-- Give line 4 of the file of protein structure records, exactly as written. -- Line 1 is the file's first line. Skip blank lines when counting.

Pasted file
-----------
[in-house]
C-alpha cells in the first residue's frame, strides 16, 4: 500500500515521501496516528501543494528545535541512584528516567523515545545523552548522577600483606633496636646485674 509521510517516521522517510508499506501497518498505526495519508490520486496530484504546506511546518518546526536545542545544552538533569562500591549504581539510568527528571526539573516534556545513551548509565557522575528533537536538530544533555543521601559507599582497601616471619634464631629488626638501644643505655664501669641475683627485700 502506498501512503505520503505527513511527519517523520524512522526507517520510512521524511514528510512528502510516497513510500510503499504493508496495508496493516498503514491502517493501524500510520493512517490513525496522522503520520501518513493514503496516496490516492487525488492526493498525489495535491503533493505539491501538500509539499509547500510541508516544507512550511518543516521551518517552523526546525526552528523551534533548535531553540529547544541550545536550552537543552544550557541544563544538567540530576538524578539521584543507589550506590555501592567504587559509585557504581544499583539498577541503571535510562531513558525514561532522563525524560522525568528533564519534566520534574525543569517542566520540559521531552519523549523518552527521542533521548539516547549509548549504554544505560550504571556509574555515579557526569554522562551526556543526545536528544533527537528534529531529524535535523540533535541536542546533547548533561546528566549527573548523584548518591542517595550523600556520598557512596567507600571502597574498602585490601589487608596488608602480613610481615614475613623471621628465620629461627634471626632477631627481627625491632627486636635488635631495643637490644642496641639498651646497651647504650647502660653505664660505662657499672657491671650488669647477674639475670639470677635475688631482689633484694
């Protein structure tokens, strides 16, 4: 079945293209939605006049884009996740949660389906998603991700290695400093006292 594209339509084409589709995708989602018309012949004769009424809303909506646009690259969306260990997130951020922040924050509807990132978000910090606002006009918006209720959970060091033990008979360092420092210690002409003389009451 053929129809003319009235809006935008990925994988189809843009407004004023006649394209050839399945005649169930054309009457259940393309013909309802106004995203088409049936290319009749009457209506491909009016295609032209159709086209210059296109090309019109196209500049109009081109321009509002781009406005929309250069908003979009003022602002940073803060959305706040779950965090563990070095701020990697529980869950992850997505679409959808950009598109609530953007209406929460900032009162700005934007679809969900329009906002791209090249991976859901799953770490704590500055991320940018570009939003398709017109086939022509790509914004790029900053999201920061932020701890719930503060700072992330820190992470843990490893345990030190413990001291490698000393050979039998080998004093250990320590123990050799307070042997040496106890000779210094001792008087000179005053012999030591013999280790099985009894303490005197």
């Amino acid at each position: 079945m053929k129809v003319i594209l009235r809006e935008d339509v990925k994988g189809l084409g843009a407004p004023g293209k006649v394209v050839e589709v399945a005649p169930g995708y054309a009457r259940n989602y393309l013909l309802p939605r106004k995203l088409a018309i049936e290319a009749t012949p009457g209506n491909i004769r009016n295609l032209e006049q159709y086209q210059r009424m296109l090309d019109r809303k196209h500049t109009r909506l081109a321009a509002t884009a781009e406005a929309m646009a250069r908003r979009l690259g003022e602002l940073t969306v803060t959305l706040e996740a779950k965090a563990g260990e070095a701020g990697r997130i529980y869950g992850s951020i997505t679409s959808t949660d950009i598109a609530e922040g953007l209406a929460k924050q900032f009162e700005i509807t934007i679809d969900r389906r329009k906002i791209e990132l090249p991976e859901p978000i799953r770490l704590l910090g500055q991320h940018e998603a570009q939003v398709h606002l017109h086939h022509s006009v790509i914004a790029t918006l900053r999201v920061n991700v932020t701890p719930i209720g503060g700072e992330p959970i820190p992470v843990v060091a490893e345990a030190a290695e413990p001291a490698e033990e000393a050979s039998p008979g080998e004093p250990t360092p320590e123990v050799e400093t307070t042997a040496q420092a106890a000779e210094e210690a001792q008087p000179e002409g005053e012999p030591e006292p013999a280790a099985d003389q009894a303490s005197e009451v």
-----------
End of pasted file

């Amino acid at each position: 079945m053929k129809v003319i594209l009235r809006e935008d339509v990925k994988g189809l084409g843009a407004p004023g293209k006649v394209v050839e589709v399945a005649p169930g995708y054309a009457r259940n989602y393309l013909l309802p939605r106004k995203l088409a018309i049936e290319a009749t012949p009457g209506n491909i004769r009016n295609l032209e006049q159709y086209q210059r009424m296109l090309d019109r809303k196209h500049t109009r909506l081109a321009a509002t884009a781009e406005a929309m646009a250069r908003r979009l690259g003022e602002l940073t969306v803060t959305l706040e996740a779950k965090a563990g260990e070095a701020g990697r997130i529980y869950g992850s951020i997505t679409s959808t949660d950009i598109a609530e922040g953007l209406a929460k924050q900032f009162e700005i509807t934007i679809d969900r389906r329009k906002i791209e990132l090249p991976e859901p978000i799953r770490l704590l910090g500055q991320h940018e998603a570009q939003v398709h606002l017109h086939h022509s006009v790509i914004a790029t918006l900053r999201v920061n991700v932020t701890p719930i209720g503060g700072e992330p959970i820190p992470v843990v060091a490893e345990a030190a290695e413990p001291a490698e033990e000393a050979s039998p008979g080998e004093p250990t360092p320590e123990v050799e400093t307070t042997a040496q420092a106890a000779e210094e210690a001792q008087p000179e002409g005053e012999p030591e006292p013999a280790a099985d003389q009894a303490s005197e009451v």